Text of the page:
I think we're all familiar with the account of the twelve spies sent out to survey the land that the Lord had promised them. Even though the land was flowing with milk and honey and had everything God's people could ever want, ten of the twelve spies decided that it wasn't worth the trouble because the land was currently being occupied by many enemies, including giants. They chose to ignore God's promise and declared to the children of Israel that it was just too difficult. They would have to live somewhere else.
Two of those spies, however, decided to take God at His word and tried to convince the people that they could not fail when God was on their side. And while Joshua is not mentioned in the above verses, we know that God honored his faithfulness. But this morning, I want to focus on the phrase in verse 24: "But my servant Caleb, because he had another spirit with him." Another spirit? Huh? What's God talking about? Was Caleb possessed? Well, sort of.
You see, the ten spies had some spirits of their own. They were each possessed with the spirit of fear, doubt and even pride. God told them straight out that this was their new home, and they said, "Nope, this won't work." How arrogant! They were afraid of the giants in the land. They were fearful of what it was going to cost them to try and drive out the existing inhabitants of the land. And they doubted that God's aid would make any difference.
Caleb, on the other hand, had a different spirit. Where they had fear, he had faith. When they doubted, he stood strong on God's promise. When they shook their heads and said, "No way," he reminded them, "Have you forgotten Who we serve and all that He's done for us?" His spirit was positive and encouraging. He offered the people hope and an end to their endless days of travel. He saw a victory even though it hadn't occurred yet because He trusted in God with all his heart.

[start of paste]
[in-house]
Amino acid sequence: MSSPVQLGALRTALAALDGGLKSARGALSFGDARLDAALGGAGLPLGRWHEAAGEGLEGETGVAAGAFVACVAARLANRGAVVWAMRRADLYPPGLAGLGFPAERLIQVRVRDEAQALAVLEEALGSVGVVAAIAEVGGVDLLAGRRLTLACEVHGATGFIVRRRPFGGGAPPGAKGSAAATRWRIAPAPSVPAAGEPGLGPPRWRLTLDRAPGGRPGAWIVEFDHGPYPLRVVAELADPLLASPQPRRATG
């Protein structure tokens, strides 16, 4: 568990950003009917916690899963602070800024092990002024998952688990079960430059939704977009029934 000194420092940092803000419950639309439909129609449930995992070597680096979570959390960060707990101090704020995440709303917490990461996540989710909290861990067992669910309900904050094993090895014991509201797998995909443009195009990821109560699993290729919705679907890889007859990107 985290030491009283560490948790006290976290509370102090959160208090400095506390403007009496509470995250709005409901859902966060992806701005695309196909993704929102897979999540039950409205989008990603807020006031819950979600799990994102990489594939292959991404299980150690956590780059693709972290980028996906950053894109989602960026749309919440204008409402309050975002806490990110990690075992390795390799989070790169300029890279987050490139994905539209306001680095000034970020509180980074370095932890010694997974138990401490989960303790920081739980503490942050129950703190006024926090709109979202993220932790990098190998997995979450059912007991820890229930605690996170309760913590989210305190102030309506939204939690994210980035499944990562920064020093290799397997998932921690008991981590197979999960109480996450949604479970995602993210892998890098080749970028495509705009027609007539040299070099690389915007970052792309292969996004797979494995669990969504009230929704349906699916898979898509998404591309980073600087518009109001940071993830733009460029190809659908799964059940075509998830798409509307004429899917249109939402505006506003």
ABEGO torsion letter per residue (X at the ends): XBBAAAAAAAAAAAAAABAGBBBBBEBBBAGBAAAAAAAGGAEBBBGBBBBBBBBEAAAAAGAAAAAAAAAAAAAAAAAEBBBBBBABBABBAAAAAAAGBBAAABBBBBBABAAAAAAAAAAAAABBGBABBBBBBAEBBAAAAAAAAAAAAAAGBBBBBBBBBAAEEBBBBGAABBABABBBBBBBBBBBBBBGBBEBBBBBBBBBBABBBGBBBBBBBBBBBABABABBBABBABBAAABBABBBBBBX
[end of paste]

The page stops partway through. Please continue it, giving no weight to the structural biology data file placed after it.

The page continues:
When comparing these spirits, does a particular verse come to mind? For God hath not given us the spirit of fear; but of power, and of love, and of a sound mind. (II Timothy 1:7) So basically, this verse tells us that Caleb had the spirit of God. He exemplified power, love and a sound mind. The other ten spies, however, displayed fear and doubt, which according to Timothy is not of God. Well, if it's not from God, where did it come from? Since fear is the exact opposite of faith, I think it's safe to say that its source is the exact opposite of God. Yep, these men had the spirit of the devil in them. It was that sly old serpent who led them to fear and convinced them that God's way wouldn't work. And sadly, they heeded his direction, and it cost them. . . a lot!
So, I ask you, friend, what kind of spirit do you have today? Is it a spirit of faith that uplifts and encourages or a spirit of fear that leaves your heart heavy and your mind racing? One is a gift from God; the other is a curse. You have a choice in which one you accept, so choose wisely. After all, your decision won't only affect you, just as the decision of the ten spies didn't only affect them. The entire congregation suffered because of their lack of faith. Let's be careful not to cause any suffering because of ours.